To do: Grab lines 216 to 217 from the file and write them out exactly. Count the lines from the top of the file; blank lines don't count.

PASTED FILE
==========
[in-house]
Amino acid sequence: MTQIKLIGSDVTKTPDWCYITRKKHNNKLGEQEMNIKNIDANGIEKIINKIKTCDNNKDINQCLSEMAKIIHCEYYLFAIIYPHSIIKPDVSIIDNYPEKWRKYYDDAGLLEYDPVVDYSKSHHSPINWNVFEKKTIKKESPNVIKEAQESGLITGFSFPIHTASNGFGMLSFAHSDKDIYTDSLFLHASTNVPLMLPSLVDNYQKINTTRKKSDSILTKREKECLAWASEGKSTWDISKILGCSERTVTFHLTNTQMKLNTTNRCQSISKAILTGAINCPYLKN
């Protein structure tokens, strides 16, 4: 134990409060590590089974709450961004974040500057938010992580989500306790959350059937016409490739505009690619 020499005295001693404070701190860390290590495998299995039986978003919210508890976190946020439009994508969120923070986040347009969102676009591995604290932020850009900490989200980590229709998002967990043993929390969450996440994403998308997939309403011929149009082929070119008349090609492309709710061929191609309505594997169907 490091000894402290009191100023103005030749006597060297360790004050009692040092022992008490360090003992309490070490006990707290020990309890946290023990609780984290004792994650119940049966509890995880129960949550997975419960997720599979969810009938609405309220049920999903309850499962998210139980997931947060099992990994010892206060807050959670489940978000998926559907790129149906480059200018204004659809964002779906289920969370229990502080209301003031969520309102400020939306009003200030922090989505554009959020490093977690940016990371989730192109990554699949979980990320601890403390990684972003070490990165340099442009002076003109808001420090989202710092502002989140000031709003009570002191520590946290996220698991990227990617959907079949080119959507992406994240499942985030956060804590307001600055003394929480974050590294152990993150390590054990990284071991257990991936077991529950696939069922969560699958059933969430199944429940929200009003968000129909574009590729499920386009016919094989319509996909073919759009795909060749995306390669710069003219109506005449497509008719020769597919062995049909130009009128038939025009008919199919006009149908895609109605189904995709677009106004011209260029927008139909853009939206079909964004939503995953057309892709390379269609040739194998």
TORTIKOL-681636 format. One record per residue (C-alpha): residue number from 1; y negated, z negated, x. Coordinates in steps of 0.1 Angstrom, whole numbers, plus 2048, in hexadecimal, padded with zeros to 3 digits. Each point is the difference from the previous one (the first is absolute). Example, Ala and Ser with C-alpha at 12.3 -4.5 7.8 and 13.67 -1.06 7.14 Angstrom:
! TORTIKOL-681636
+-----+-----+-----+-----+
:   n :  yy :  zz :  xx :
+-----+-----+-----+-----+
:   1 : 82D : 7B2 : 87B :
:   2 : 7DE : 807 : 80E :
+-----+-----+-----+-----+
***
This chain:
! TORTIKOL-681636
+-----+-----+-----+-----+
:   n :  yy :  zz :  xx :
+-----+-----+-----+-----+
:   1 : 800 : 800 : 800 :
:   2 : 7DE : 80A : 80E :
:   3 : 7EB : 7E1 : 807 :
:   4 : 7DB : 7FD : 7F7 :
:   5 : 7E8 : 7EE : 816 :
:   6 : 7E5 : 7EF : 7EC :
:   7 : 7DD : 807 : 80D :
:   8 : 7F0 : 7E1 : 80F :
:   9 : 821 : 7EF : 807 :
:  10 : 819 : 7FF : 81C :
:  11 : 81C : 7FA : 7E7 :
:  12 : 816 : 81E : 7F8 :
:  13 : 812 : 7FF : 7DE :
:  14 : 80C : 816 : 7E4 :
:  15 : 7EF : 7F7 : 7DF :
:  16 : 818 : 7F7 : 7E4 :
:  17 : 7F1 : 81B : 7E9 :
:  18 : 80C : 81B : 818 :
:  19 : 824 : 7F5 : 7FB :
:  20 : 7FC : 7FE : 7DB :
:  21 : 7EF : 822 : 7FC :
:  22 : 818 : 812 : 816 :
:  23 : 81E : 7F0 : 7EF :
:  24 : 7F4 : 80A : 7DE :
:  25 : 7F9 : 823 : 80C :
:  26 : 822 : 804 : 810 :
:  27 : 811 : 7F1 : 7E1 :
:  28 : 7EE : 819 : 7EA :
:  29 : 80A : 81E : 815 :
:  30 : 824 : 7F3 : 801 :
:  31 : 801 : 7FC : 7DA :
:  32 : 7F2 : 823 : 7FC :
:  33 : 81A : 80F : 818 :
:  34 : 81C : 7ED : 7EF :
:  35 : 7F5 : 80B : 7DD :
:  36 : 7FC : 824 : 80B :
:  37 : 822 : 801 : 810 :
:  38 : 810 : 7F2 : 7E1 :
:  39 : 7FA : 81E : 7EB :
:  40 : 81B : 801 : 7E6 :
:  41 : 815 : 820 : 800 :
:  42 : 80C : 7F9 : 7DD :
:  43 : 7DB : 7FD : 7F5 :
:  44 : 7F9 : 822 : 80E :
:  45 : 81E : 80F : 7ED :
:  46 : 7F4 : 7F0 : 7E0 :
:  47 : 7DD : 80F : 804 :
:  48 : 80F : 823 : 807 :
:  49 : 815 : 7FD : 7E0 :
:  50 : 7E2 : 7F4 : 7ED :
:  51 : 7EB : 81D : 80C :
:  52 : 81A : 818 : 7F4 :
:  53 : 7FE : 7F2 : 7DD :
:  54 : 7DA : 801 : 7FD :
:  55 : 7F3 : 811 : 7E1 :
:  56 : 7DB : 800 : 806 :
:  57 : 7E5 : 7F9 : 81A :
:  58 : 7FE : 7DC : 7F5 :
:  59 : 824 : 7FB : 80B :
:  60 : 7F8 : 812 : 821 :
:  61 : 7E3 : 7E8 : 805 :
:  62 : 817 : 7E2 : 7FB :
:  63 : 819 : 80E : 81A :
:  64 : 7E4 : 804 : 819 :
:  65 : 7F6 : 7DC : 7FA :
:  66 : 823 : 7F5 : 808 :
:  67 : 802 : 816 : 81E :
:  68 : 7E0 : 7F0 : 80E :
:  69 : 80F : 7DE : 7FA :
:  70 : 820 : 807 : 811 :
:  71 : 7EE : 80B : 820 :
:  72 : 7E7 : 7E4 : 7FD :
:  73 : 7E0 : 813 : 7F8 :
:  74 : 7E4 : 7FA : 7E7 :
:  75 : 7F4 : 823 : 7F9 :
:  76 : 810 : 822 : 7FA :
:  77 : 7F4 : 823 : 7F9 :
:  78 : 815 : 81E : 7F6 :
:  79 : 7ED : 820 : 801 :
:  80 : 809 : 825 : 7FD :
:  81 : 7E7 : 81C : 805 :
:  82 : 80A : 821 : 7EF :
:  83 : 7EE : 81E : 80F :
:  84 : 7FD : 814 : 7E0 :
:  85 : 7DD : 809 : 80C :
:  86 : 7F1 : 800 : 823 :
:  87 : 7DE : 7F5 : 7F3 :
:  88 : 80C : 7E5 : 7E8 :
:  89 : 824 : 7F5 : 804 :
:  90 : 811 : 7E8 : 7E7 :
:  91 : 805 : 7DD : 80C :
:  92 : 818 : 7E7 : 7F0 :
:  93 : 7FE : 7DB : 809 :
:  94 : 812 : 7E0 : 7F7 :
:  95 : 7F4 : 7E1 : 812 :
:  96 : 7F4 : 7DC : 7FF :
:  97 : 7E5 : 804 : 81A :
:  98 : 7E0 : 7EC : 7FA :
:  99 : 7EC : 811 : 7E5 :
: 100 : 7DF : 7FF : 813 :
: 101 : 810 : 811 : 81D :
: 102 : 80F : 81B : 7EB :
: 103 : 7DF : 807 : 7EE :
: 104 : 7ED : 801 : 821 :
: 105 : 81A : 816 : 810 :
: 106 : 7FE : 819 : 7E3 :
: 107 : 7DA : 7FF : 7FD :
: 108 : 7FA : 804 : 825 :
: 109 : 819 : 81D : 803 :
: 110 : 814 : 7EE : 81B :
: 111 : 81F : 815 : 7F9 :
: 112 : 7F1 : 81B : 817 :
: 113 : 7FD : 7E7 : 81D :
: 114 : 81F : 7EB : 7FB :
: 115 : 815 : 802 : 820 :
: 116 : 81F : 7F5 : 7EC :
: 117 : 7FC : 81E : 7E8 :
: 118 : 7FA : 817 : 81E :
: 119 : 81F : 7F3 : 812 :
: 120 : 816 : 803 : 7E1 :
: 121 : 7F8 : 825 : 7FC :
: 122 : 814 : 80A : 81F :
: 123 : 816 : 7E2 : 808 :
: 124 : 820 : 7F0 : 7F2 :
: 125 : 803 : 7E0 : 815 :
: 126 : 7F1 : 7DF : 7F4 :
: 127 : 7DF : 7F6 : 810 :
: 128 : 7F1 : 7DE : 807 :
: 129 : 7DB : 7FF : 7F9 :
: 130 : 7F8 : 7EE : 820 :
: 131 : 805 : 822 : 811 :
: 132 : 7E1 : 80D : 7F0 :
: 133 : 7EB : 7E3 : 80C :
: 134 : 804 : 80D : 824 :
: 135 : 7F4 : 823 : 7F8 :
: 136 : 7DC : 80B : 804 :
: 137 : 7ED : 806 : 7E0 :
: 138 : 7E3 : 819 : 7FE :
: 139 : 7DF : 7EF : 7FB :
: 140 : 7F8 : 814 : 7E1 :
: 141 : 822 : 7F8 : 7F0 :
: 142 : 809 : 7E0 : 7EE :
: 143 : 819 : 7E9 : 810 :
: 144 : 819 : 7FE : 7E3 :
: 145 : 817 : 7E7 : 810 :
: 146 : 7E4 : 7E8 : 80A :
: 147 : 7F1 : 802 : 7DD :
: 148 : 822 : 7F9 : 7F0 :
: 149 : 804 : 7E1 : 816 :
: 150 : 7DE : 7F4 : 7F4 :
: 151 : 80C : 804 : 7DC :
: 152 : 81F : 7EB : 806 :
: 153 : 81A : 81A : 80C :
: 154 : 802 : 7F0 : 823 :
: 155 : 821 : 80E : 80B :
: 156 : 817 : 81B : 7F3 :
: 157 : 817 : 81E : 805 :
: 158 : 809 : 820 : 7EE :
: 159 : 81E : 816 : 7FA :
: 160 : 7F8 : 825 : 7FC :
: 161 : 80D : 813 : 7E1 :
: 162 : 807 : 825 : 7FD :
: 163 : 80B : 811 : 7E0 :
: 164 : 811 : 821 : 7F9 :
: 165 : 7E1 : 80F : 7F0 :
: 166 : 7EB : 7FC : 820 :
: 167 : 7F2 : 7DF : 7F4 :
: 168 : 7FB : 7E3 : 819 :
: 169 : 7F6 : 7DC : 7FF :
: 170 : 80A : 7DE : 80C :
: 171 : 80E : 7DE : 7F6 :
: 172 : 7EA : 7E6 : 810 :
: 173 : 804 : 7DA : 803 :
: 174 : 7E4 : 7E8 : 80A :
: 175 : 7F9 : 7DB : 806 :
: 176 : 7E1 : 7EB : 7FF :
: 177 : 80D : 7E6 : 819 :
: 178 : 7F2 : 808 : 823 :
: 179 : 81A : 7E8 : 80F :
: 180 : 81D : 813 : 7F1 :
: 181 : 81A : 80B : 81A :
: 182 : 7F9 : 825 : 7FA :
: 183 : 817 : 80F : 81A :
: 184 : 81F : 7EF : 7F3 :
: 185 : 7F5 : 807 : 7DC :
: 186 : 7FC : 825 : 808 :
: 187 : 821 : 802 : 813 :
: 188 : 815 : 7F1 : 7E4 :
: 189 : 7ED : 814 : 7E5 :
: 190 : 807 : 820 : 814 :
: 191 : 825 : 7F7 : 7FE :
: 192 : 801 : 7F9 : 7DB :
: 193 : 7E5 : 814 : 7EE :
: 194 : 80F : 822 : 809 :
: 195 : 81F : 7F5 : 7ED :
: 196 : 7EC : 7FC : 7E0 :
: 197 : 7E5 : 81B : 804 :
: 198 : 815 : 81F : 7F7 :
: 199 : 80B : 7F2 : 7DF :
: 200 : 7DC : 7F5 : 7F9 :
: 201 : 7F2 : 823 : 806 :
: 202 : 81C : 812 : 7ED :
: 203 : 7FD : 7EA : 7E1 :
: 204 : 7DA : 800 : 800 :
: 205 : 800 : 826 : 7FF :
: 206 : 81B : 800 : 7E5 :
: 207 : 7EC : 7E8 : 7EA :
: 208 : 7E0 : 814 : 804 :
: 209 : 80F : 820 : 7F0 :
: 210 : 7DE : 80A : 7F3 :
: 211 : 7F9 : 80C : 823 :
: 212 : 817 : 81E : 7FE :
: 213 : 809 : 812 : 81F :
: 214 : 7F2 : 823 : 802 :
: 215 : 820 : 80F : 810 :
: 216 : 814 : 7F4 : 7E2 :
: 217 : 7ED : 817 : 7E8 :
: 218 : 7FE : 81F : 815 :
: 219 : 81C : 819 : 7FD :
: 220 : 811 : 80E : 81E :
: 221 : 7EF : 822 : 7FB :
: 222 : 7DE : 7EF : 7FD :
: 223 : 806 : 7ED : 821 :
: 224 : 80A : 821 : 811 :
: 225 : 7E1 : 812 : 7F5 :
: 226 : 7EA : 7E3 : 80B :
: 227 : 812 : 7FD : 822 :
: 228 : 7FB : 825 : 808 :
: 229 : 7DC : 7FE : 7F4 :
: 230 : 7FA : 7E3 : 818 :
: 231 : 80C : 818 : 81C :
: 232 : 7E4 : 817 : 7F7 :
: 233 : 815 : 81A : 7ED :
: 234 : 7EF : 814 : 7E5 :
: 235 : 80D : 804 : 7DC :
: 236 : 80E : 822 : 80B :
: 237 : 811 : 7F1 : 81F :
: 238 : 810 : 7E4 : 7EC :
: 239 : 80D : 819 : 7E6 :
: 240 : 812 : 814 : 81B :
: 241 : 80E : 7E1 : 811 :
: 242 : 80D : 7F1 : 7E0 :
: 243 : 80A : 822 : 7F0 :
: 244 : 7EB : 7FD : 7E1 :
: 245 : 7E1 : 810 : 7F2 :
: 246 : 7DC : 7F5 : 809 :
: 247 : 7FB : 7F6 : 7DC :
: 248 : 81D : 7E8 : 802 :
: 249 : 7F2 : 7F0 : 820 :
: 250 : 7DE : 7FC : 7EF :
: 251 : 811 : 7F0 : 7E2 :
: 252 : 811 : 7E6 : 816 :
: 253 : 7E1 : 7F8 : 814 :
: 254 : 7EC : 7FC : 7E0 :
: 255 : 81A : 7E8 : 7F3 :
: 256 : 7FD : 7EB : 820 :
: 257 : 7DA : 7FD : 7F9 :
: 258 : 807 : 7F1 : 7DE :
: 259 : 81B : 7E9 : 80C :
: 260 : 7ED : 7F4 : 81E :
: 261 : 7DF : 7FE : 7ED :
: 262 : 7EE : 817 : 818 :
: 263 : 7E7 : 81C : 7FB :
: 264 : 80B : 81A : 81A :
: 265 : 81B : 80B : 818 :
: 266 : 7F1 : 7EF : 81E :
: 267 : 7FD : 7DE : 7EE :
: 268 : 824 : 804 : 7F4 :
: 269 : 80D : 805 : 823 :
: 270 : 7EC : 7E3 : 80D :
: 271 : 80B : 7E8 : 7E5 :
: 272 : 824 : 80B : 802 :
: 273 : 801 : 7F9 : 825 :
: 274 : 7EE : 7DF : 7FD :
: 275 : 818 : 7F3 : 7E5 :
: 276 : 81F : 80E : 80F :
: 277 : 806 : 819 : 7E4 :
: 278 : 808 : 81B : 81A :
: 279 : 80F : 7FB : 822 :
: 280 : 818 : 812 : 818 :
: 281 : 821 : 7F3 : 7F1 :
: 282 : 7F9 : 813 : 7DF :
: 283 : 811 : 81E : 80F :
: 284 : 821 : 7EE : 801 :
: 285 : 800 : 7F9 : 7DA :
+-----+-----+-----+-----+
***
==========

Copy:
: 199 : 80B : 7F2 : 7DF :
: 200 : 7DC : 7F5 : 7F9 :